Alas, it isn't to be. After setting it up all nicely, the director inexplicably let's things fly way from him. Maybe the macher jhol served on the sets wasn't upto his usual standards. Whatever the reason maybe, the viewer is left with a product which is unintentionally comic at times. You wait and wait and wait for something that might send some scares down your way but it just doesn't happen.

Then, you don't get to emotionally connect with either Parambrata or Anushka. And that's the major flaw of the film. They should be made to feel like victims of circumstances not of their own making but that doesn't get achieved. It's not that they haven't tried hard. Anushka has gamely let her face be infused with all sorts of cuts and bruises and plays her character with hundred percent conviction. She jumps, kicks and growls like her life depends on it and gives it all to her role. Param too gets all the character traits of a good natured Bengali boy right. Ritabhari is efficient as his somewhat possessive fiancée and Rajat Kapoor too gets the mumbo jumbo down pat as the ghost busting professor. Full marks to them all for delivering the goods with a straight face.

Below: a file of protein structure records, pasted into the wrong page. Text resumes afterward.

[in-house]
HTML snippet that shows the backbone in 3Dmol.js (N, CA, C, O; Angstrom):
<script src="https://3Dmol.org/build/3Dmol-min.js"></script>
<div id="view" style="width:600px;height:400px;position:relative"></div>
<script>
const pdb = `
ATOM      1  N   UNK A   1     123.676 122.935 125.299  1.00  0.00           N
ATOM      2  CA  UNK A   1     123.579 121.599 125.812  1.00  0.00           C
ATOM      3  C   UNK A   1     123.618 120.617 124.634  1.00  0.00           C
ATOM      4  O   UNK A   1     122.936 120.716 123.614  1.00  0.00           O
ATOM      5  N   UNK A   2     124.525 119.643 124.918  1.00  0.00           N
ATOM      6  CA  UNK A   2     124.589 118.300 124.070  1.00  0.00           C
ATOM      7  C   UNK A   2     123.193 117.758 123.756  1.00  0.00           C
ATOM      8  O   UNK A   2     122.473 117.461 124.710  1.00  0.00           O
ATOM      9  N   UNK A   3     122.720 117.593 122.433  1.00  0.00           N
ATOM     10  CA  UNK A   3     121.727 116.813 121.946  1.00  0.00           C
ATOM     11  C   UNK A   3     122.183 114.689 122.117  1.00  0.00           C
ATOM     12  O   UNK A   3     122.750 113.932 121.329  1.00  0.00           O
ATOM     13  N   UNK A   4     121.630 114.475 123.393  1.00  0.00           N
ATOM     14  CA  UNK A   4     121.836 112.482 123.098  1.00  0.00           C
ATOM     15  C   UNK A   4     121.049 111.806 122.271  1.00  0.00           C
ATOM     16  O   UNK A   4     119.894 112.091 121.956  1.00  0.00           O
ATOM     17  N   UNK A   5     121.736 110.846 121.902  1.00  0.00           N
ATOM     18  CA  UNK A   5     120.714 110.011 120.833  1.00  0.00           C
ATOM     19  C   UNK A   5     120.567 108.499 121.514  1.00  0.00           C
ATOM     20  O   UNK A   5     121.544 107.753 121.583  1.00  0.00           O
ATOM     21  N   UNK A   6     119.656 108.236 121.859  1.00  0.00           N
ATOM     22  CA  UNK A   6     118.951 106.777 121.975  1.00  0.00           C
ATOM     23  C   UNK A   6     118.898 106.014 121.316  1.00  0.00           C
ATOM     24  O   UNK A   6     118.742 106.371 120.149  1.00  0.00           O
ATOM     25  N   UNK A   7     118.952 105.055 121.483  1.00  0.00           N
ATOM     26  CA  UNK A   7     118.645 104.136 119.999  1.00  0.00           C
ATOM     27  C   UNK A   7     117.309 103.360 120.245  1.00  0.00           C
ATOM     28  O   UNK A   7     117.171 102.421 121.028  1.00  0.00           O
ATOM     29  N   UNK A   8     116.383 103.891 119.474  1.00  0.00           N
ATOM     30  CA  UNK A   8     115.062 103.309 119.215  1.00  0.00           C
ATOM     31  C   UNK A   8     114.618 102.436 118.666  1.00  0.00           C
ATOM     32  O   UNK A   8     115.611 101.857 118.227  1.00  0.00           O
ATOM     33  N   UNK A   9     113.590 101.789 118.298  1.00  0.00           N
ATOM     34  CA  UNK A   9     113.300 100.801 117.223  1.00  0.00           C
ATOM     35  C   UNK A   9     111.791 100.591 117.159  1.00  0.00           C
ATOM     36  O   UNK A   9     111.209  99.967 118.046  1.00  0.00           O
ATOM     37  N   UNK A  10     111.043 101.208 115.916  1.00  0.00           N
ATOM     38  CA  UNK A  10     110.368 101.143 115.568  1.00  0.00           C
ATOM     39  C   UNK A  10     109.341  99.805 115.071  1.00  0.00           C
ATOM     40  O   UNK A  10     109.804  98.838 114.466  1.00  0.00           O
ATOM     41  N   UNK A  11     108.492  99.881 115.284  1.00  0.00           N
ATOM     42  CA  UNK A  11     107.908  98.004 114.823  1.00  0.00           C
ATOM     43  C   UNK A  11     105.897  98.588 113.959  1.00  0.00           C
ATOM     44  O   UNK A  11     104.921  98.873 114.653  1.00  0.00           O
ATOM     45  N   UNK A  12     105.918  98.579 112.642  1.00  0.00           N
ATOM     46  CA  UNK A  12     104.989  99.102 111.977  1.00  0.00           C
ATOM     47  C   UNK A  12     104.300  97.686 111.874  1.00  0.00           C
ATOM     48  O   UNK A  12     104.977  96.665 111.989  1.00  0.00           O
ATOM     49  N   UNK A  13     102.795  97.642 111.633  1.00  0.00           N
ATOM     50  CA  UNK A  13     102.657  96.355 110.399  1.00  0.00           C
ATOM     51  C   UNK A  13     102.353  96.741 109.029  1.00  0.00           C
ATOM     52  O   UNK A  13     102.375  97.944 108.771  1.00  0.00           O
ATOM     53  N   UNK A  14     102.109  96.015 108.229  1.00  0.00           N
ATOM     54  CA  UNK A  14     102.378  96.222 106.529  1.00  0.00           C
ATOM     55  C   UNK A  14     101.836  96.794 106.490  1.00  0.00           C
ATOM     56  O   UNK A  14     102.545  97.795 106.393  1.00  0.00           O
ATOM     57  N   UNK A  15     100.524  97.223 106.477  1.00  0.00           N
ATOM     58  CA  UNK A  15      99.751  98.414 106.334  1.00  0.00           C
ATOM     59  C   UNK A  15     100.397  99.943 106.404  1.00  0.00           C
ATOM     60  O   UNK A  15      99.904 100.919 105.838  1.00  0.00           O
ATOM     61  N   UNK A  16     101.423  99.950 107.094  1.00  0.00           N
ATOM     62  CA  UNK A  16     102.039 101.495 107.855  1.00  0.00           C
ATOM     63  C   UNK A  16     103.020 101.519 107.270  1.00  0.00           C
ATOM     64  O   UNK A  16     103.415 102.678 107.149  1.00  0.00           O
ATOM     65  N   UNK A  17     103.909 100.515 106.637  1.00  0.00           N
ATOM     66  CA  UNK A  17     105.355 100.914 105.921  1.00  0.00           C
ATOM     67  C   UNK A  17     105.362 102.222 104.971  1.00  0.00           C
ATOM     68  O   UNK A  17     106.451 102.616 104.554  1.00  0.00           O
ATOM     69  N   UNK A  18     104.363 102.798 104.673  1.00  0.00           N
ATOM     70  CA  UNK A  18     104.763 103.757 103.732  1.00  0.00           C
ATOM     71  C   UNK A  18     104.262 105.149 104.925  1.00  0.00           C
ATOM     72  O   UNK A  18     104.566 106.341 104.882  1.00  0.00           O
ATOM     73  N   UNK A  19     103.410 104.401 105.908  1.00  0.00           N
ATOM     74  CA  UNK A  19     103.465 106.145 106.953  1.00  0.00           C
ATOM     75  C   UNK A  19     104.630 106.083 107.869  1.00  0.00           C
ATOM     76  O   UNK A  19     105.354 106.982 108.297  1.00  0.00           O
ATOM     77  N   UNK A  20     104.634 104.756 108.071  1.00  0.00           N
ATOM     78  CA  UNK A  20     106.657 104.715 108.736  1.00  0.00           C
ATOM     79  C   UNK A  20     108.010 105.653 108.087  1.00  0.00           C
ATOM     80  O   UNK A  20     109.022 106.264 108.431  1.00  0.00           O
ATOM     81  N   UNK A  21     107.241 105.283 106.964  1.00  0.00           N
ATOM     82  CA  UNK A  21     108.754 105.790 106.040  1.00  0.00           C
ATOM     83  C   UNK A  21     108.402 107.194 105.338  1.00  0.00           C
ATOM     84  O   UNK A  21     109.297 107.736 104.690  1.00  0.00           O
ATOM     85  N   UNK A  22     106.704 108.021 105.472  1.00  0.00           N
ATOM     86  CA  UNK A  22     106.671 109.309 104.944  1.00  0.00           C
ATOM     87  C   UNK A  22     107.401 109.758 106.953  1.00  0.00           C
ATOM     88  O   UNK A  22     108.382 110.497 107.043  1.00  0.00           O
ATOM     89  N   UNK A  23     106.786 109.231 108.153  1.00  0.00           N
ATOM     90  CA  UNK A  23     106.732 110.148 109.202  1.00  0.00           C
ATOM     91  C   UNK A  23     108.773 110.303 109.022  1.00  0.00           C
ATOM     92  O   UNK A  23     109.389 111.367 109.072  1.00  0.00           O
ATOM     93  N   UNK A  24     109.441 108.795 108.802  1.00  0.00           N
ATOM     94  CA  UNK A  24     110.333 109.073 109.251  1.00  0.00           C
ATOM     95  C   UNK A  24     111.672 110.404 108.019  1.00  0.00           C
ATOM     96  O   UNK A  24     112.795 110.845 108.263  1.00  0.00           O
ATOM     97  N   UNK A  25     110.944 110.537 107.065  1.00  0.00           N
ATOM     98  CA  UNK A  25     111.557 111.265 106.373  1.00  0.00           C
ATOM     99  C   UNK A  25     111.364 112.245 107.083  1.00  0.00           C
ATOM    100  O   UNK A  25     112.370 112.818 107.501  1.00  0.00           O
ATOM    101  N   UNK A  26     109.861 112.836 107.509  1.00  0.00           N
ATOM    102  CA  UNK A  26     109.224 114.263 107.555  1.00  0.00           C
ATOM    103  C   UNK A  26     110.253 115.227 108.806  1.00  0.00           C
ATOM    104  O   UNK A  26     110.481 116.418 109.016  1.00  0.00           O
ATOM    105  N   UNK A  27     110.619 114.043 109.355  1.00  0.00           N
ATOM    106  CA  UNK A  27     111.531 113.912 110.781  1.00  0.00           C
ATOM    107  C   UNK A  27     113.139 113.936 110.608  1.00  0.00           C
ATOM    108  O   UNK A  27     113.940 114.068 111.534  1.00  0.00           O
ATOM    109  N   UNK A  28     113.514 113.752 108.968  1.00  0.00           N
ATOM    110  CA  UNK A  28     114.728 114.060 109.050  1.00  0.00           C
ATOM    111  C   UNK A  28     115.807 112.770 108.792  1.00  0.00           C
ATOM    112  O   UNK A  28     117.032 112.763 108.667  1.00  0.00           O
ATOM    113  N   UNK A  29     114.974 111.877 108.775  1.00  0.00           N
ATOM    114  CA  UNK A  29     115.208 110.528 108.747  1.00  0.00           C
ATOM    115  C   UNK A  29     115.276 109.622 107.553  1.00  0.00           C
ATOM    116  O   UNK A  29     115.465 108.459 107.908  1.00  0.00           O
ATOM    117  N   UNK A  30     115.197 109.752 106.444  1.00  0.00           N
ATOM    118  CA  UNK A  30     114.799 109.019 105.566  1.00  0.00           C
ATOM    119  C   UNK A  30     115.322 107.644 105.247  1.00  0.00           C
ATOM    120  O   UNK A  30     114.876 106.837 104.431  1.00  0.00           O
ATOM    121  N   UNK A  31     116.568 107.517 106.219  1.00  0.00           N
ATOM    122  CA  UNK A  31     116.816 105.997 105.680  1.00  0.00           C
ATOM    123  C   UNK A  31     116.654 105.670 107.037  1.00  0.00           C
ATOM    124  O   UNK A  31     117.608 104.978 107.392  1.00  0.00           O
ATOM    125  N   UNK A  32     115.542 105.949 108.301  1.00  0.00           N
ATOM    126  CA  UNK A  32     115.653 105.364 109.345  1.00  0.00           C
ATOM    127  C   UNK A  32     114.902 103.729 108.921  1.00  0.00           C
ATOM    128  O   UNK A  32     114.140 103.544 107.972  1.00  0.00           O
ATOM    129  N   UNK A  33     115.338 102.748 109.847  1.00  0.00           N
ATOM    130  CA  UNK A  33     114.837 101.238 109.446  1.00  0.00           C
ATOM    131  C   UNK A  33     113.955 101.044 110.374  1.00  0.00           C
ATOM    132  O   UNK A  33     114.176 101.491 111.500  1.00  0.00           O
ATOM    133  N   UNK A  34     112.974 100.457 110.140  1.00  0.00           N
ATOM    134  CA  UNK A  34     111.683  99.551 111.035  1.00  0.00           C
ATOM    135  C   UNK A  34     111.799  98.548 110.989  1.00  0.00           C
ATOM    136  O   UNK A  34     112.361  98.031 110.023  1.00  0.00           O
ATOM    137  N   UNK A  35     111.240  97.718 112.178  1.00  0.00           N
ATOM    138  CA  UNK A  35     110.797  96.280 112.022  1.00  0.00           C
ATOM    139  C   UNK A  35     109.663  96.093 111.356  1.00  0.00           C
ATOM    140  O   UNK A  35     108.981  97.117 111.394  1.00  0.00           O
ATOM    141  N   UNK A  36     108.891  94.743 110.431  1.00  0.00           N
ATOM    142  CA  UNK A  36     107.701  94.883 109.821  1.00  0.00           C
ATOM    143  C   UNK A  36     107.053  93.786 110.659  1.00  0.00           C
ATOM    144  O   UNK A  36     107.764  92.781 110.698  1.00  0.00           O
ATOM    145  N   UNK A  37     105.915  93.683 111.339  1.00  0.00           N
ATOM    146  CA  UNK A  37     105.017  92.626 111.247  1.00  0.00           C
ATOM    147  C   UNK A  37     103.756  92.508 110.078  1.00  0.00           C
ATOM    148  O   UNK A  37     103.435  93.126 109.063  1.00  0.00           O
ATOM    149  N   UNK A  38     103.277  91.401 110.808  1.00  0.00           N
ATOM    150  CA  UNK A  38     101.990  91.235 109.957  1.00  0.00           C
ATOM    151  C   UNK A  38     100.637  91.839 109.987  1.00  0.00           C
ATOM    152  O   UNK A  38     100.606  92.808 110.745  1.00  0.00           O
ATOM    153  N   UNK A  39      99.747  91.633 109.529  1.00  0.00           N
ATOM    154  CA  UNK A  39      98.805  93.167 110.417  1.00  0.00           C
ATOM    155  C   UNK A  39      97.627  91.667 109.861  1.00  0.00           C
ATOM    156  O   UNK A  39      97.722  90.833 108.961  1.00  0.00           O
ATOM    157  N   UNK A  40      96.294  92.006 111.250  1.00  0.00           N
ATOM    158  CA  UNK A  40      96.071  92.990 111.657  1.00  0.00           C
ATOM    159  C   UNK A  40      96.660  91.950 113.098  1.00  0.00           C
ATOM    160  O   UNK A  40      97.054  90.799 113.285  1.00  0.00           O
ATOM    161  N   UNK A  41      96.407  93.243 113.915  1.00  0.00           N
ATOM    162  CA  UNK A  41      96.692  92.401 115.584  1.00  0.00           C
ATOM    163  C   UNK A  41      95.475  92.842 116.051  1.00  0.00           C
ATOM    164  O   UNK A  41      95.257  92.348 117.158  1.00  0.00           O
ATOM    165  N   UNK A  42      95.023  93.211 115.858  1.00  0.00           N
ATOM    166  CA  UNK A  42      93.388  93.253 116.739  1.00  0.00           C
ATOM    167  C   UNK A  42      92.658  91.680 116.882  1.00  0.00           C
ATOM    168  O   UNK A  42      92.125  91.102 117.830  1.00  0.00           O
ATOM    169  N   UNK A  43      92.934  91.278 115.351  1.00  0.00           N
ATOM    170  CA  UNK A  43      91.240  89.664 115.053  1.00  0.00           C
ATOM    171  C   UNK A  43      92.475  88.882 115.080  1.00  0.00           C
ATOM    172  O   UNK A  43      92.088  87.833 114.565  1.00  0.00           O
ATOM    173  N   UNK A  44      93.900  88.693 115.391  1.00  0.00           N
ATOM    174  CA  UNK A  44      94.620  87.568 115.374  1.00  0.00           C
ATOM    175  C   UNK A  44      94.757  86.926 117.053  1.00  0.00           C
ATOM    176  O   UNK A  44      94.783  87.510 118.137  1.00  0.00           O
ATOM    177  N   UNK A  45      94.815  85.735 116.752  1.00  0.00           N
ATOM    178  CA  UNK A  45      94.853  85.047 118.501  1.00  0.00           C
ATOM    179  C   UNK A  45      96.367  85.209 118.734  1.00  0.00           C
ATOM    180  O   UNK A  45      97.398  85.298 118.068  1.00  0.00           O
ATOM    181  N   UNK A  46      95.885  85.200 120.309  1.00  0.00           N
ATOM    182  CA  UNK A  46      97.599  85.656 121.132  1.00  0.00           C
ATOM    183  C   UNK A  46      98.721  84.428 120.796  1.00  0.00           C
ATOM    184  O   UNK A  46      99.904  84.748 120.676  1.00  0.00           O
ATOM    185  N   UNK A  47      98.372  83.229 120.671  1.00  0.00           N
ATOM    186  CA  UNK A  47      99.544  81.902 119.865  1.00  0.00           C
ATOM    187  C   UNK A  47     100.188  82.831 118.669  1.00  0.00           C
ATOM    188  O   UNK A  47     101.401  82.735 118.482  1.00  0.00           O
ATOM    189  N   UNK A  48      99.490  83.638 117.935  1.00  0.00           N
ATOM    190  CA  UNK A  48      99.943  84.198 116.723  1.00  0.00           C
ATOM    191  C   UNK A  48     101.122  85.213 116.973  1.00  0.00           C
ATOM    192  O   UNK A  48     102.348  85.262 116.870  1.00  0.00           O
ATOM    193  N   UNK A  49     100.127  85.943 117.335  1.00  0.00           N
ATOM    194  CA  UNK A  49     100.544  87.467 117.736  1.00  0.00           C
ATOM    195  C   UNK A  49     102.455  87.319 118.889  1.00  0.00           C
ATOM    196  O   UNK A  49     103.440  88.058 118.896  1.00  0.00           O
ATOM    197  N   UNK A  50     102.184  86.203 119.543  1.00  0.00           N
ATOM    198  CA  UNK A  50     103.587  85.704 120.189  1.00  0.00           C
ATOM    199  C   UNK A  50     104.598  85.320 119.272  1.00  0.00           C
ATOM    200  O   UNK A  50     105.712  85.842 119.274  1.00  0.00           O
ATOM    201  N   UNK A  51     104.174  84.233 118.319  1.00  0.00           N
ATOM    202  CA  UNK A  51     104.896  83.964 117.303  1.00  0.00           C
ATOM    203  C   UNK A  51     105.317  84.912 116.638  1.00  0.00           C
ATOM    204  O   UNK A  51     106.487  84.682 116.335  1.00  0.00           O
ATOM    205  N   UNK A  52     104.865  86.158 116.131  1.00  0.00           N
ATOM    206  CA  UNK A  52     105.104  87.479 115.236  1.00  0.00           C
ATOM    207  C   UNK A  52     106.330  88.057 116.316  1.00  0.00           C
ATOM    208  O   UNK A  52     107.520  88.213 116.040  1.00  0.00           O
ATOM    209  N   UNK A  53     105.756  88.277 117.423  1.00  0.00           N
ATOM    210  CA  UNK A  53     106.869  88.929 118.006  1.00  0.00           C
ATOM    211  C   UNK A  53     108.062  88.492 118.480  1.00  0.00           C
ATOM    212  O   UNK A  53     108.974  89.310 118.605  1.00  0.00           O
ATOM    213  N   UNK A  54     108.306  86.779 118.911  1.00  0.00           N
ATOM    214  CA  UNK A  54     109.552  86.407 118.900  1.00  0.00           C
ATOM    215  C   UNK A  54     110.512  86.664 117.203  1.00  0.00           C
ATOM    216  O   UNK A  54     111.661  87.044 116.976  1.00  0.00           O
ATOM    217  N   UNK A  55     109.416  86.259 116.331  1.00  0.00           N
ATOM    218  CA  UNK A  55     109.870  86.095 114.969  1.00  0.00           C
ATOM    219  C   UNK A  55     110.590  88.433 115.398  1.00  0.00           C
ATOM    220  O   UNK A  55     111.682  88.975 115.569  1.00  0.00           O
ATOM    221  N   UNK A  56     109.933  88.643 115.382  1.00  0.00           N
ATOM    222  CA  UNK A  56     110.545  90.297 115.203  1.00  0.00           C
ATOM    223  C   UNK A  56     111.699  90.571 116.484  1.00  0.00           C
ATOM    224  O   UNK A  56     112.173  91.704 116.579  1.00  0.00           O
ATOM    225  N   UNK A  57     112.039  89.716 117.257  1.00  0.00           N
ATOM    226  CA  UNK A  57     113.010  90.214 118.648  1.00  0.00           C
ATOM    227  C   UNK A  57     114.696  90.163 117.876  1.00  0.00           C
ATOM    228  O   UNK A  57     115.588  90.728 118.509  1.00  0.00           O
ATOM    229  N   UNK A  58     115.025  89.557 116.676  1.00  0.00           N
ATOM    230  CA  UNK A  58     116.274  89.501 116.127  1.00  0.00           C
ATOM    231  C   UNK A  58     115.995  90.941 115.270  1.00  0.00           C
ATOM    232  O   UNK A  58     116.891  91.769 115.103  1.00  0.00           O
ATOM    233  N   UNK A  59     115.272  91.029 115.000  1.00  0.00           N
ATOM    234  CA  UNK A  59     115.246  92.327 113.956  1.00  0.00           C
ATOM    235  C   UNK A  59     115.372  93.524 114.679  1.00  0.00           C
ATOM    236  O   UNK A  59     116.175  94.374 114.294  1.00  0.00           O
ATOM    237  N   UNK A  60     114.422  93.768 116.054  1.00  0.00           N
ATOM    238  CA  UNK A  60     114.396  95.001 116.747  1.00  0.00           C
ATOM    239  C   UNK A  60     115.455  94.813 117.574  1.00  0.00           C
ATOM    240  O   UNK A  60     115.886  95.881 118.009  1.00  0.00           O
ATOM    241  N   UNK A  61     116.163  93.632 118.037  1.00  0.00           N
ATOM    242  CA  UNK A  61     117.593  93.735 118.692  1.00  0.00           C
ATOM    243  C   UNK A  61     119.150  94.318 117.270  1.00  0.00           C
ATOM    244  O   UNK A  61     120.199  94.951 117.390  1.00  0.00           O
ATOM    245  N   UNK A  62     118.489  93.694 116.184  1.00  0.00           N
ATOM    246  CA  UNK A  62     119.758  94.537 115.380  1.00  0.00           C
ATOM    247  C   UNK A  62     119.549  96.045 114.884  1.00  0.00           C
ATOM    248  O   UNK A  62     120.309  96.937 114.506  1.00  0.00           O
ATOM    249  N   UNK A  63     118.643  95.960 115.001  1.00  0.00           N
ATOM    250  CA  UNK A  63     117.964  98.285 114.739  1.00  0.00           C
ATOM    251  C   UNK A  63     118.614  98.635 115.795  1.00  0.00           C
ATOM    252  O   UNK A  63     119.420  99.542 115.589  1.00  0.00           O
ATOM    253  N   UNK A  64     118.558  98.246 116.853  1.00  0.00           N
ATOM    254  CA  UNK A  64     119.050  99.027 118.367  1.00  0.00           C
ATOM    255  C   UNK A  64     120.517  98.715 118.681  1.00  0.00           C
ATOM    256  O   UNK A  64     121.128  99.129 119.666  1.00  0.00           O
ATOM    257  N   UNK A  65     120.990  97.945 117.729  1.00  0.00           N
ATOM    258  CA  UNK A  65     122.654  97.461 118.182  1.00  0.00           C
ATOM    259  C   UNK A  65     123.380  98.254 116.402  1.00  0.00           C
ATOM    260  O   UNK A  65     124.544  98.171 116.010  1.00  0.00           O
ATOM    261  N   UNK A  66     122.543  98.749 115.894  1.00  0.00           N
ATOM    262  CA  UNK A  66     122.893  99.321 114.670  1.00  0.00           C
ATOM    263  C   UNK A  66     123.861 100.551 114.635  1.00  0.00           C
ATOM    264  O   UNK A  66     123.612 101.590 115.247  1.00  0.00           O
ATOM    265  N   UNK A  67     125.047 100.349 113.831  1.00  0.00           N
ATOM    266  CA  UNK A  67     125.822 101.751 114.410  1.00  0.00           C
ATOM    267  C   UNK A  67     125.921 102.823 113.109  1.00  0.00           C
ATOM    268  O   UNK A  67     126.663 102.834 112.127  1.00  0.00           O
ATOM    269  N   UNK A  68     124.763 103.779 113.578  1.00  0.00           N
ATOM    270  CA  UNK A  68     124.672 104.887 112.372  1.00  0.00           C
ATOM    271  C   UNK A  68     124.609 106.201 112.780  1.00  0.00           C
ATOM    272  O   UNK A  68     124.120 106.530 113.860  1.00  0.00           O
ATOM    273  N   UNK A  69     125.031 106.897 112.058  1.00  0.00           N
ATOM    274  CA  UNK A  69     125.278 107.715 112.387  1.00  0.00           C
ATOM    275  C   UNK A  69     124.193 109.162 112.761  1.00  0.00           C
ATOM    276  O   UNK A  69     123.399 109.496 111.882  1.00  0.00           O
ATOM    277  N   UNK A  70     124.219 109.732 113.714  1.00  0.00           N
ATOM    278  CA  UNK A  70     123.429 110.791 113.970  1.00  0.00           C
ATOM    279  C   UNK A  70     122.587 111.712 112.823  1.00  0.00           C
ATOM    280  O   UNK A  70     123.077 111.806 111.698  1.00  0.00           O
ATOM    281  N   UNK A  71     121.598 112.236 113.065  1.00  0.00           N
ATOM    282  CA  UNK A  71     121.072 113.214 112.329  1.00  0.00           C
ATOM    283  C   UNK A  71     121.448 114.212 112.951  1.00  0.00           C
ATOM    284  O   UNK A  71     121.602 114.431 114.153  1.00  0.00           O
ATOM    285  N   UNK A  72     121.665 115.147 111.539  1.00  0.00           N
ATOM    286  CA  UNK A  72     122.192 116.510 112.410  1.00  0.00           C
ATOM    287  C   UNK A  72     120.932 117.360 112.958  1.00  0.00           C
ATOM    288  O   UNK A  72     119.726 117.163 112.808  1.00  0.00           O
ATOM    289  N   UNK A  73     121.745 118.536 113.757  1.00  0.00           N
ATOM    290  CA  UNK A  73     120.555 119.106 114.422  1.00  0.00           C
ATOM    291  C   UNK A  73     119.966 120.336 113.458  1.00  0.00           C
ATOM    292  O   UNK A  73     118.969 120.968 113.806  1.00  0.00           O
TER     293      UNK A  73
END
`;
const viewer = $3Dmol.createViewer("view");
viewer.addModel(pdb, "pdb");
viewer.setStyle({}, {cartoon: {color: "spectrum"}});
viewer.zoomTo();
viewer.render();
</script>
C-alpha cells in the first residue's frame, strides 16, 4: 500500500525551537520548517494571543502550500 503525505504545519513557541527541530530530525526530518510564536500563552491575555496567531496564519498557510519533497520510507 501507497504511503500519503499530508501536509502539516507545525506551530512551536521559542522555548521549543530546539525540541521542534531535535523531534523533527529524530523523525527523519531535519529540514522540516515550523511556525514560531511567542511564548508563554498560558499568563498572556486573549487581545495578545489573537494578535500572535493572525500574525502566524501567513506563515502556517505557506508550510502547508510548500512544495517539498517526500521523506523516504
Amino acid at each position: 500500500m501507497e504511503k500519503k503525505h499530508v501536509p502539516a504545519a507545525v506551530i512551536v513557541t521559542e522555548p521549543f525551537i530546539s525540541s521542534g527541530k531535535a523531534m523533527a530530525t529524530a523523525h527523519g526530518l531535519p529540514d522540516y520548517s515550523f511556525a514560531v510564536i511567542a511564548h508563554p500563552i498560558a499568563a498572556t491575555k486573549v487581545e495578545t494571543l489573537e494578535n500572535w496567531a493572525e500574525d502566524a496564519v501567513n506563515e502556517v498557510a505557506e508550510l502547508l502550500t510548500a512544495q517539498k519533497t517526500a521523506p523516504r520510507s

A more dramatic story and tauter screenplay would have turned it into a true blue horror film. But in the present form, the only feeling it evokes is of sadness brought out by the fact that a brilliant opportunity got lost.